MT Expert - Innovation: Get more customers

Acquiring more customers relies on getting to know your existing ones first, says Andy Reid.

by Andy Reid
Last Updated: 03 Jun 2011
This month’s CBI Business Summit promises to explore the path to prosperity by looking at opportunities for economic growth. Whilst the spotlight is very much on the need for financial investment – as seen by recent initiatives like the launch of the Business Growth Fund – for many businesses there’s a much more basic driver for growth staring them right in the face: get more customers.

New customers are the oxygen every business needs to grow. But customer acquisition remains an enigma to many business owners and managers: they just don’t know where to start when it comes to finding new customers. The problem many find is that they exhaust their contact base and then struggle with where to go next. Friends, family and word of mouth will only take you so far. You need a strategic approach.

Getting new customers actually relies on understanding your existing ones first. Only then, once you fully understand your audience, once you’ve drilled down into your customer's real motivation, can you embark on acquisition. And that’s where many businesses go wrong. They’re so busy looking on the horizon for new prospects they forget to analyse existing relationships. So understand your existing customer genetics: what are their buying patterns, what marketing campaigns have resonated well, what behaviour influences their relationship with you? Understanding what makes them tick will inform your knowledge of the target market. Try putting yourself in the mindset of the customer; how you would go about finding your own business - what sales message would you want to hear? Use that to get the message right in communications.
And getting that message right is key. Get it wrong and you risk killing off leads. Effective acquisition requires ‘right time, right place’ messaging, so approach targets at the right time by understanding their behaviour; don’t kill them off because you haven’t done it right. You need to avoid letting data alone make your decisions, it needs the human touch to connect the dots to draw the right insights and conclusions.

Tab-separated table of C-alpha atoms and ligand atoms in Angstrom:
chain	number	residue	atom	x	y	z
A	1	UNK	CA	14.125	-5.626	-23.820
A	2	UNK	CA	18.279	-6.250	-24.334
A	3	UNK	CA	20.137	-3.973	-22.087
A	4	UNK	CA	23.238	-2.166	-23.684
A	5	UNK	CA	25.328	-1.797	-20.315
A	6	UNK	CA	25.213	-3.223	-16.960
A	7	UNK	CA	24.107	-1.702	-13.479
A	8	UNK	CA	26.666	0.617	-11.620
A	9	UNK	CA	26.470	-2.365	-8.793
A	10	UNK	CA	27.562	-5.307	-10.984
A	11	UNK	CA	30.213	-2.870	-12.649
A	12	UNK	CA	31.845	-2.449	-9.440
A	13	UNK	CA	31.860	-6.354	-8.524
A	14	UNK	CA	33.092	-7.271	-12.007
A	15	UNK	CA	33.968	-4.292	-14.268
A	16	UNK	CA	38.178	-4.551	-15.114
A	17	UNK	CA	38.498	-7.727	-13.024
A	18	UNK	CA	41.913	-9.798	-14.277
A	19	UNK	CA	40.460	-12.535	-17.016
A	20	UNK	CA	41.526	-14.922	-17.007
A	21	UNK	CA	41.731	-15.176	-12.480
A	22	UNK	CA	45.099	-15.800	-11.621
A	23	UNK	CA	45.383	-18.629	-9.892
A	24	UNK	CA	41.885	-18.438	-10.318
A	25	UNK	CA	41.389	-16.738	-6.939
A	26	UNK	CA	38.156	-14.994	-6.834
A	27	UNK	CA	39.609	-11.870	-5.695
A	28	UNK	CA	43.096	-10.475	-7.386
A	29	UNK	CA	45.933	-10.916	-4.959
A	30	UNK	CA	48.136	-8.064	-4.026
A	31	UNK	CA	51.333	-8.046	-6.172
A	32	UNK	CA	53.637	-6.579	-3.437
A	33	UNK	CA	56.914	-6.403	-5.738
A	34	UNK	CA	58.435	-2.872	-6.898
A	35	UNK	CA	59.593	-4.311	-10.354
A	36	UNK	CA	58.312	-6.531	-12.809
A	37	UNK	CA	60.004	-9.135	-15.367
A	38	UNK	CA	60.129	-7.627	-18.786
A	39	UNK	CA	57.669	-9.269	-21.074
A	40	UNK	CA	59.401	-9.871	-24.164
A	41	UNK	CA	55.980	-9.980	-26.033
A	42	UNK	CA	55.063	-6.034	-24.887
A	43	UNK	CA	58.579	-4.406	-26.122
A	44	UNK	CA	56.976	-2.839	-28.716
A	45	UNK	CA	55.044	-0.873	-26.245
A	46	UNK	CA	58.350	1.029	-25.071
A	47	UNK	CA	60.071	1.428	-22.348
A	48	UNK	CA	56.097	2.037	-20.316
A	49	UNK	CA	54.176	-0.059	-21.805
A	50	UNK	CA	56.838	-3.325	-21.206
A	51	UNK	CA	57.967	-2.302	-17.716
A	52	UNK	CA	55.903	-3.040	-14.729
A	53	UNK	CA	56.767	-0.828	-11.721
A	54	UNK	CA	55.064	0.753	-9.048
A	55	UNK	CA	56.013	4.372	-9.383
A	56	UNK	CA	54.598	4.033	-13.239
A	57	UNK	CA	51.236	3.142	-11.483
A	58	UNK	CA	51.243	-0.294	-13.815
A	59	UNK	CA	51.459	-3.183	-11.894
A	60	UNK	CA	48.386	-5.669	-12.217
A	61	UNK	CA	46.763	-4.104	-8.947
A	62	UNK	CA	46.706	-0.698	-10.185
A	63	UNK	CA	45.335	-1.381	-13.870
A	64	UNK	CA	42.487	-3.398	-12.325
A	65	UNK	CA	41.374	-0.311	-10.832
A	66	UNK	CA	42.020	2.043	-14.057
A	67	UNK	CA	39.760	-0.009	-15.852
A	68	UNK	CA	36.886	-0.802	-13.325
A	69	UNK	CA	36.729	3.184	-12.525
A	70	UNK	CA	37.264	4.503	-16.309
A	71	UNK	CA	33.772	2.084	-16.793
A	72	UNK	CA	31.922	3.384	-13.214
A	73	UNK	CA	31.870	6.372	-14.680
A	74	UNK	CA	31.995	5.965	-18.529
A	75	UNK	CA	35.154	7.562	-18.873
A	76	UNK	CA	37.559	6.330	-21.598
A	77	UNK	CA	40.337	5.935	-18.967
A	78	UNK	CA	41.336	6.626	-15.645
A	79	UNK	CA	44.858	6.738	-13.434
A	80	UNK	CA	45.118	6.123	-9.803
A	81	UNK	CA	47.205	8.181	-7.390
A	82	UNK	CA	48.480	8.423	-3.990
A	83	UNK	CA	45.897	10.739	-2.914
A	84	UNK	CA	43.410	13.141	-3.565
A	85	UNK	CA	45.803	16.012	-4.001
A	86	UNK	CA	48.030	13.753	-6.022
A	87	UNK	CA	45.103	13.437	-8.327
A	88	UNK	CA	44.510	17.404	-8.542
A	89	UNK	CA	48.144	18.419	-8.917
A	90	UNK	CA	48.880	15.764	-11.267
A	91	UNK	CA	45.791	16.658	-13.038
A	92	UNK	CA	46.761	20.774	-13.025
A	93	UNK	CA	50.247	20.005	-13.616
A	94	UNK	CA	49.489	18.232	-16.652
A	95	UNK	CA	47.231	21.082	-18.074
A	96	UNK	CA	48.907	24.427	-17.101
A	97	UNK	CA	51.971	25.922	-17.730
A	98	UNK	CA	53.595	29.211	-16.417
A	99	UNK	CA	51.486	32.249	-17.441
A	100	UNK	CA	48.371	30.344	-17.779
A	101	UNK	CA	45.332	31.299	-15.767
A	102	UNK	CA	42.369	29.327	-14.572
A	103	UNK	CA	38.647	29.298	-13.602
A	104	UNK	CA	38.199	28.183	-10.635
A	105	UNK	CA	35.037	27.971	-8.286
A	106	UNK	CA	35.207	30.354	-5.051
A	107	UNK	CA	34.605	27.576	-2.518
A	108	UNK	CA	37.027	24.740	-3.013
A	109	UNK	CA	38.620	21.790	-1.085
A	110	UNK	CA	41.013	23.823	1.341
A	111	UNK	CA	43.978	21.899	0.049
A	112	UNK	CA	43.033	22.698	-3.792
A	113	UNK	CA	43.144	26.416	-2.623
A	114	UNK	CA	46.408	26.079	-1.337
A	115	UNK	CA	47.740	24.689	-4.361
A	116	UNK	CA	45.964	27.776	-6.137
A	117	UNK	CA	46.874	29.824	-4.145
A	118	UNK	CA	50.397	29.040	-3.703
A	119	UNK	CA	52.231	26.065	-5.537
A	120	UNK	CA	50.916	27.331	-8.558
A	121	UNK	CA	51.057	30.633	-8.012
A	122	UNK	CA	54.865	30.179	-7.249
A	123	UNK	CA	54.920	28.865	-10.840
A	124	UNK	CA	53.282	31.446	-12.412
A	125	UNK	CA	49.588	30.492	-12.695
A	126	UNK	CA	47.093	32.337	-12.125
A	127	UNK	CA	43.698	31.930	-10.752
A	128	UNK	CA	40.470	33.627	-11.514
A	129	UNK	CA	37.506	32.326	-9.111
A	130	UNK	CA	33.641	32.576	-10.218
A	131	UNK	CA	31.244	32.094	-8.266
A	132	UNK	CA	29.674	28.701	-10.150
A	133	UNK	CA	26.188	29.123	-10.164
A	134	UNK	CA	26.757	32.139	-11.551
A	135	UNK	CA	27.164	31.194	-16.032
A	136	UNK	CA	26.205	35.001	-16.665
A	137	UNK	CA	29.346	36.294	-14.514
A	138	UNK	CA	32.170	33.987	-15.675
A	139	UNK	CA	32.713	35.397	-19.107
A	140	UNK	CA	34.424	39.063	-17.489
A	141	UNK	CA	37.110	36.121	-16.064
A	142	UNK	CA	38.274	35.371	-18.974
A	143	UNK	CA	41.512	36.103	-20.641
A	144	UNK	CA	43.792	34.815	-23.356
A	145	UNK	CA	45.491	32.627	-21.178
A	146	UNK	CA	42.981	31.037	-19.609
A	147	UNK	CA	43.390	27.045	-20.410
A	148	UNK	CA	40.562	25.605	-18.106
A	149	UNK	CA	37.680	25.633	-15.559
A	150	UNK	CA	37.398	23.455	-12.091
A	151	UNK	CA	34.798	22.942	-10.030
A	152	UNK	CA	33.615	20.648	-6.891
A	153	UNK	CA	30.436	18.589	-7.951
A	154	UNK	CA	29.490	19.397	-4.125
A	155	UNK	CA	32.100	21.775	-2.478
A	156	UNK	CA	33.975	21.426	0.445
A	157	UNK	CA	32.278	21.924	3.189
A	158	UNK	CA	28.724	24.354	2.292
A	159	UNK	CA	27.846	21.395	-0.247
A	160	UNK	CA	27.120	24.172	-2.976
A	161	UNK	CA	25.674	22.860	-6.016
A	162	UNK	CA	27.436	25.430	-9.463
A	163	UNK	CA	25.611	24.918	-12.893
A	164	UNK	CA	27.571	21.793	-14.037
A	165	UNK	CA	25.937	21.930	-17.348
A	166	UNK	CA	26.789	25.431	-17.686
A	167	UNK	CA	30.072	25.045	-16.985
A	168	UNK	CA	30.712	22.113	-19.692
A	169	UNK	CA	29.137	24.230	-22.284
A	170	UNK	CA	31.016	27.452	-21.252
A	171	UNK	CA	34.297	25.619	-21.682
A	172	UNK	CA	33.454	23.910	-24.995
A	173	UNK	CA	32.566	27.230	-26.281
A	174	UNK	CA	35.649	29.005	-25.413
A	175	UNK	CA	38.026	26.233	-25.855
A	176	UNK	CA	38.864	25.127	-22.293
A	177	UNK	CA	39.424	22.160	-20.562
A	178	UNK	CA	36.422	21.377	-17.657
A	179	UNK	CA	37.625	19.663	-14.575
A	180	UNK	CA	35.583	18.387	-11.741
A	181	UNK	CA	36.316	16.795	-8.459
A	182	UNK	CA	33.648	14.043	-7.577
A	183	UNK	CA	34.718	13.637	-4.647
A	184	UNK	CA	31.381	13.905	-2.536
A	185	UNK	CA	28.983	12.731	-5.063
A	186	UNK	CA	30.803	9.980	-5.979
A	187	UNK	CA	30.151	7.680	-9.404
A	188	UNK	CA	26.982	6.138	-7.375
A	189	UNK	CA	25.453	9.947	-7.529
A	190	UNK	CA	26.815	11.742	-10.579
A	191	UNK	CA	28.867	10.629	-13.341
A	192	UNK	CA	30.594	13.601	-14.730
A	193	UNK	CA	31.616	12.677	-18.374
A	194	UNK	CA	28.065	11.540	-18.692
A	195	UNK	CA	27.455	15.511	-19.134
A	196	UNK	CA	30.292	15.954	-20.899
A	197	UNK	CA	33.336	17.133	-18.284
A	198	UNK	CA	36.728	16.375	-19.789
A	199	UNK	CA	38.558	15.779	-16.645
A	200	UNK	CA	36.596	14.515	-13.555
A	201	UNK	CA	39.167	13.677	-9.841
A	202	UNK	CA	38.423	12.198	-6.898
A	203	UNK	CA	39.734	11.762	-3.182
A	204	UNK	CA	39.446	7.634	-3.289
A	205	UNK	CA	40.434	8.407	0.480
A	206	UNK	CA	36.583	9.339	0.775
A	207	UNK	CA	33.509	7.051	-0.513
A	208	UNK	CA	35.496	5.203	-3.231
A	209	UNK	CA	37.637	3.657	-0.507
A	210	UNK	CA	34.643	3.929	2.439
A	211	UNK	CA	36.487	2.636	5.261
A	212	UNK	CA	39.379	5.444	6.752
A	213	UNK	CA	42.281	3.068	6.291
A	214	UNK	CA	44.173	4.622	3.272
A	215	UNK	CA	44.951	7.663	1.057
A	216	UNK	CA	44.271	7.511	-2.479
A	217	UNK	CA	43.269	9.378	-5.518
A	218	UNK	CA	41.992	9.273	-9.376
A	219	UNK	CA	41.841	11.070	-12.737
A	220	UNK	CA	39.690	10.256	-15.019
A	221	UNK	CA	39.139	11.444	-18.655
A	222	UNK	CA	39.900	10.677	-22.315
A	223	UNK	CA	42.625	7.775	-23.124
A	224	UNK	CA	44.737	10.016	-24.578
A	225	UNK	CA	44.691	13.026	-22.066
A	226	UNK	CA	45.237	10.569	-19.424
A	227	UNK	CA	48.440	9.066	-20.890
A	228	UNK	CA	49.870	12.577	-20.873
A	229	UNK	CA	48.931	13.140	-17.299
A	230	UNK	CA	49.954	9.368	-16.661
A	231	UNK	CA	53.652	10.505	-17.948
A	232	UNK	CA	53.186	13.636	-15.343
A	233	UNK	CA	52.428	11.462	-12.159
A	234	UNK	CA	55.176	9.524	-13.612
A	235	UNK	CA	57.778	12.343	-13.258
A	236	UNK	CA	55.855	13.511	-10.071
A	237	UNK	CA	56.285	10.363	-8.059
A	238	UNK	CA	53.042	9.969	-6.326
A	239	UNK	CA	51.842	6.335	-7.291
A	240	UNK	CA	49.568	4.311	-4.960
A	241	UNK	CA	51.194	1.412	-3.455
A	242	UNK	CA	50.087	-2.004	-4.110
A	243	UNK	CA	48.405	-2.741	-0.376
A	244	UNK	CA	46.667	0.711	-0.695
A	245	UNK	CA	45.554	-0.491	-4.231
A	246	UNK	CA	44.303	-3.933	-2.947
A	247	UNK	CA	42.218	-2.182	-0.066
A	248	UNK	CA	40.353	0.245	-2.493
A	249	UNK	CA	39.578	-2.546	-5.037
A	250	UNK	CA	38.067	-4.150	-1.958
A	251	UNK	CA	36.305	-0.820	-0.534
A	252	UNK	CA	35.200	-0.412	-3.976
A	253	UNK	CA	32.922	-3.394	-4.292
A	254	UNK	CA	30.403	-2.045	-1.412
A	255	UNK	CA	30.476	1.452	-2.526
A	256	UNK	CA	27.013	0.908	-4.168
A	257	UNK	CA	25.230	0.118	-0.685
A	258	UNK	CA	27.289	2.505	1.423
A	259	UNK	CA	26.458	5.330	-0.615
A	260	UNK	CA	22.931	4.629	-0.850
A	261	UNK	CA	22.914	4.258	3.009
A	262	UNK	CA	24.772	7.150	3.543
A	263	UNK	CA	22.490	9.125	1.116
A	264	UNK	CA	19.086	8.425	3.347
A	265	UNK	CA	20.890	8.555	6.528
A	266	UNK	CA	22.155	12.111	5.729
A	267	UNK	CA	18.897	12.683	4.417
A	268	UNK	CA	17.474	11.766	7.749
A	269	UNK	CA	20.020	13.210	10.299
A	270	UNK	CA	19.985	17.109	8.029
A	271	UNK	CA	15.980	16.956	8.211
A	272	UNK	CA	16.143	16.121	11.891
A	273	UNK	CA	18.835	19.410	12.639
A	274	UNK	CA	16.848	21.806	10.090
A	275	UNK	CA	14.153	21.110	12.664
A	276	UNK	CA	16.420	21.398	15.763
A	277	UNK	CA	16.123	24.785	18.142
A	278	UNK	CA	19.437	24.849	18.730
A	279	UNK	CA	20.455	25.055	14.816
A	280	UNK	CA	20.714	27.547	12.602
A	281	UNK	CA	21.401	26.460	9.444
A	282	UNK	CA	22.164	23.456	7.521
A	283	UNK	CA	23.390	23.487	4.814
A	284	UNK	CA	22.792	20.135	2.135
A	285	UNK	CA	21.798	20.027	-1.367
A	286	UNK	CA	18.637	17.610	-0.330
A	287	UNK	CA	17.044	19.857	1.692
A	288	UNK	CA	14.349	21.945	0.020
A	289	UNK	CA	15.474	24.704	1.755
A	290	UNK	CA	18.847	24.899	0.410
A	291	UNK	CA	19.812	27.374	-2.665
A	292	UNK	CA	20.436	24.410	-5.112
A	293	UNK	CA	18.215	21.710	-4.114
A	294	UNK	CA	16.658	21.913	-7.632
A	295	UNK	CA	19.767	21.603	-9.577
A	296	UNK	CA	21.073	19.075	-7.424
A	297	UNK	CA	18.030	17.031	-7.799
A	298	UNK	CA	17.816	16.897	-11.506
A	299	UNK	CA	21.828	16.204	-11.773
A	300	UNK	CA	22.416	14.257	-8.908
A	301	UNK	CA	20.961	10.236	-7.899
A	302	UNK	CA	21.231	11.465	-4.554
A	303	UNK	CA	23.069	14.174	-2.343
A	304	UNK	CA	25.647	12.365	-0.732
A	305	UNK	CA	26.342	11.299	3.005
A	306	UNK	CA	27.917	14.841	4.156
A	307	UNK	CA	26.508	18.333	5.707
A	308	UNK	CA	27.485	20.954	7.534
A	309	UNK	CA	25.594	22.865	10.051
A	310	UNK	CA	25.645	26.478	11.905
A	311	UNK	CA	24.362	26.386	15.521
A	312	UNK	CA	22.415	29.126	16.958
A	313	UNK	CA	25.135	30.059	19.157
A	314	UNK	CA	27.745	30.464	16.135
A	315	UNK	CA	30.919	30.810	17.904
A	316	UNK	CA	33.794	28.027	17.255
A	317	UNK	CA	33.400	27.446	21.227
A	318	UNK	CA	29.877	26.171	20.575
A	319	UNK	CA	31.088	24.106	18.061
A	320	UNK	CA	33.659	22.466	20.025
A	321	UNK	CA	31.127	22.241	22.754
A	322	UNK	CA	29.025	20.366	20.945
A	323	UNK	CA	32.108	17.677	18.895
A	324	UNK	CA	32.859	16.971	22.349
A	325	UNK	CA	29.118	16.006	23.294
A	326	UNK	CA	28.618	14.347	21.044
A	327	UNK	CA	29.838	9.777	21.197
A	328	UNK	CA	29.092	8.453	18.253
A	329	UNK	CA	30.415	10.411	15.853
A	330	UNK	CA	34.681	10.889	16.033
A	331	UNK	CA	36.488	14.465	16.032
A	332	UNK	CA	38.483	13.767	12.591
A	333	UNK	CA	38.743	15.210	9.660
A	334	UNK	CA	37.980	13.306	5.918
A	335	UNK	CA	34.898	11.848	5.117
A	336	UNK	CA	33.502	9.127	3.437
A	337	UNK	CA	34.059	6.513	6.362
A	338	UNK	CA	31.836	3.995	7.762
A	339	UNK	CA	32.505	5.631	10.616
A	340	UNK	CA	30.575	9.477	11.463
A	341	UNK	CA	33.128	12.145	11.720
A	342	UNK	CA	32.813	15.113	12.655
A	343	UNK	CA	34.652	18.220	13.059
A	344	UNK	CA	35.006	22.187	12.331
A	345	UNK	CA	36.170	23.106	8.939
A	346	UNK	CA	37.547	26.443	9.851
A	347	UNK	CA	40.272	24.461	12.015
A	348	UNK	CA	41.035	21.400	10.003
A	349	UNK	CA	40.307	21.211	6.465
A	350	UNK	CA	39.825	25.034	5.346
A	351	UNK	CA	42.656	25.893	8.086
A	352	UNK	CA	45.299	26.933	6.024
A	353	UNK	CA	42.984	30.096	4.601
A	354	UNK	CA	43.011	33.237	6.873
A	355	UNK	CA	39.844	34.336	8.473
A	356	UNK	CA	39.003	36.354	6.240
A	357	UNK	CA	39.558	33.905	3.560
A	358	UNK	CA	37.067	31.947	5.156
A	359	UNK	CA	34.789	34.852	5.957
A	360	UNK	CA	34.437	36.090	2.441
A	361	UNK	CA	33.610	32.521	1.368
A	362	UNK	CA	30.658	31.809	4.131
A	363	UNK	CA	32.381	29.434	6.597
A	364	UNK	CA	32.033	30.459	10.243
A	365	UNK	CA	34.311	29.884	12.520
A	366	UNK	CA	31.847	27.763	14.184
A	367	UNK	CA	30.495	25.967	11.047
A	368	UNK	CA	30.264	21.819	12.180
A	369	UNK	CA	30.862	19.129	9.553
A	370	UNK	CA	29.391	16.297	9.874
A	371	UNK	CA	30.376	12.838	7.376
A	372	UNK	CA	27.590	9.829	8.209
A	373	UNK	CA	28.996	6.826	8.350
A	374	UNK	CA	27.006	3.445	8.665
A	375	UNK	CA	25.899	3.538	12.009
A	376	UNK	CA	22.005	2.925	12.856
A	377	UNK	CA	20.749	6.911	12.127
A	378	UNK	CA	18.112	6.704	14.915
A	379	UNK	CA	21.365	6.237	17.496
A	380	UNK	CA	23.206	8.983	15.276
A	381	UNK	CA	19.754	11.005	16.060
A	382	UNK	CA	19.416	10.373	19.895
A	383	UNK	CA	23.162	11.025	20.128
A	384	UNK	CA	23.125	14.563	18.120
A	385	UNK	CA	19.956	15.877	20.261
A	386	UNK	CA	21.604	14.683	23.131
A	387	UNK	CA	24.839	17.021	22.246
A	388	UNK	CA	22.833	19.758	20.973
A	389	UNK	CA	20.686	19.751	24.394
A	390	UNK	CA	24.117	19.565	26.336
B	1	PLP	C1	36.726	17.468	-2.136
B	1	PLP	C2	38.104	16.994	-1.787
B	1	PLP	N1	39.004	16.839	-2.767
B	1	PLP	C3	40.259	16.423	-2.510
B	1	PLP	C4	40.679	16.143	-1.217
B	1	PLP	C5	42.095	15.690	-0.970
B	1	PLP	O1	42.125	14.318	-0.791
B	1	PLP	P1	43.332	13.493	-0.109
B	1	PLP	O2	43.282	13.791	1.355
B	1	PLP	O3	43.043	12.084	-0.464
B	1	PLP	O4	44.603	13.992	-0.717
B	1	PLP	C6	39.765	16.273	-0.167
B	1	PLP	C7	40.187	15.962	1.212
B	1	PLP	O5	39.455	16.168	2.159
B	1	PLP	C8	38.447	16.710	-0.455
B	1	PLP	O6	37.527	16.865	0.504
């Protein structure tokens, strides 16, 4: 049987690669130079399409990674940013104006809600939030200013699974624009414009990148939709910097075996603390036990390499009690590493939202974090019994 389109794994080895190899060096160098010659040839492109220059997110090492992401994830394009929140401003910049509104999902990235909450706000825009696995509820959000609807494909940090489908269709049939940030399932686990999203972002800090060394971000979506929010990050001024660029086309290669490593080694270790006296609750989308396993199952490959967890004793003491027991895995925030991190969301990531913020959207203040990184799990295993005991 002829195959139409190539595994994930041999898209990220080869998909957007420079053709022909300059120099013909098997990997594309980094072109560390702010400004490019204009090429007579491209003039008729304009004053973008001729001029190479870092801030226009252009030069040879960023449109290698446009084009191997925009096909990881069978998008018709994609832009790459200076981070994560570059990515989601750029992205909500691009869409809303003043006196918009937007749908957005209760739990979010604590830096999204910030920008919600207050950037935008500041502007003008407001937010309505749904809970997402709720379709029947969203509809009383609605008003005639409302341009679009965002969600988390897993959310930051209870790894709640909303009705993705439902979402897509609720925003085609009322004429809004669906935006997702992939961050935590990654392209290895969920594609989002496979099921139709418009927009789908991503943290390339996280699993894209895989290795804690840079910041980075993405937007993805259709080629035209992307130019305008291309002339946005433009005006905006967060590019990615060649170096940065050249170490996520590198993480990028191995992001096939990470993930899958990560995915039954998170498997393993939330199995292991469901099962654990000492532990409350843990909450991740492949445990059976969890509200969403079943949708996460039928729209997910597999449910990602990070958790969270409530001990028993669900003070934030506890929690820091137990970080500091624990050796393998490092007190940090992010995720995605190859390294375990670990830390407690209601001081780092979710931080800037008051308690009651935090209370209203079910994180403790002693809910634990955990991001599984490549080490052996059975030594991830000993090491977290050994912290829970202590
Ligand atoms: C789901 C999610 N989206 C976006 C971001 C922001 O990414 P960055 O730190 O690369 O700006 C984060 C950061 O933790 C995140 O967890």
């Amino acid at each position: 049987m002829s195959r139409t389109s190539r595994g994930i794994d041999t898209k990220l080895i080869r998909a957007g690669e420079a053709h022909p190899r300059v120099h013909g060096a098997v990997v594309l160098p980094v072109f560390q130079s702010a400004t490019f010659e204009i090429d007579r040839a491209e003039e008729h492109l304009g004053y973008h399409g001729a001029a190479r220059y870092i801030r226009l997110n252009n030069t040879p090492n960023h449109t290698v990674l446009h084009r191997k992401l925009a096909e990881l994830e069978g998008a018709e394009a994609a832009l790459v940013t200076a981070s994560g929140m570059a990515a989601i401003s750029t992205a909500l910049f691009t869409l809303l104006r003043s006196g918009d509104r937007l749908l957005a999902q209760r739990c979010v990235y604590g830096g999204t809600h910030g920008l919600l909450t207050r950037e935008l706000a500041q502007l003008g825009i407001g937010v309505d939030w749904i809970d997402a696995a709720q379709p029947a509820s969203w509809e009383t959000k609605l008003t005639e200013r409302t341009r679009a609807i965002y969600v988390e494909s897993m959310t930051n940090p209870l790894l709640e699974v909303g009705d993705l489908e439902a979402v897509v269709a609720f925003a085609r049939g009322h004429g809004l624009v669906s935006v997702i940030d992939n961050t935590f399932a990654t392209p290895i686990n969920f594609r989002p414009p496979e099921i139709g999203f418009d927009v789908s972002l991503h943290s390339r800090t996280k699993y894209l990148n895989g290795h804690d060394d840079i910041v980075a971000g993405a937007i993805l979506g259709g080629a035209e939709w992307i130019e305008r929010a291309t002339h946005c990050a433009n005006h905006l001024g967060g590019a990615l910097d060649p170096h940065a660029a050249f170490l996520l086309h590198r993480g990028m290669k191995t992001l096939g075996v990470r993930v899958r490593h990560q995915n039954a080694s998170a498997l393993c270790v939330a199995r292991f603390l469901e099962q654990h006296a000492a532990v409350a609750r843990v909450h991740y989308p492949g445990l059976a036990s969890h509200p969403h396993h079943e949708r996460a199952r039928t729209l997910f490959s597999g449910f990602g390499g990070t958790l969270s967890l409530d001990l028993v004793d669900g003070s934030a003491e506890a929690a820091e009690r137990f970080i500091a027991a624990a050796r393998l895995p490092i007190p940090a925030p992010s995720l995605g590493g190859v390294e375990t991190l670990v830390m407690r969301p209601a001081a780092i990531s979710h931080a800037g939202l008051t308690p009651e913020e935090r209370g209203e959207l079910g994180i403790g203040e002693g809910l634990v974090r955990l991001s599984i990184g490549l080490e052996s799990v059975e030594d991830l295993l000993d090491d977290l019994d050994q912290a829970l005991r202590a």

When it comes to targeting prospects, the good news is that marketers today have access to so much information to accurately direct their media budgets rather than just see what sticks. So target your prospects via the channels they frequent. You can make limited budgets work harder with digital tools like Google AdWords where you can target people looking for products or services like yours by street, town, city or country. Because you only pay for visitors to your website you not only make budgets work harder but can also track conversion and manage traffic at the same time.

Whatever tools you use, acquisition needs joined-up thinking, so make sure the entire organisation buys in to your vision. You don’t want prospects receiving mixed messages; if they’ve been promised ‘x’ in stage 1 of the sales process, but get ‘y’ in stage 2, they won’t convert. You need to deliver happy, satisfied customers, not a prospect who feels let down or mis-sold.

Acquisition is more than just generating and targeting a lead; it’s about identifying a prospect and taking them on the complete journey to create a satisfied customer. Of course it’s rarely easy but by looking through the customer lens and analysing their genetics you are better placed to find your next customer, wherever they come from.

Andy Reid is MD of acquisition agency Strange & Dawson

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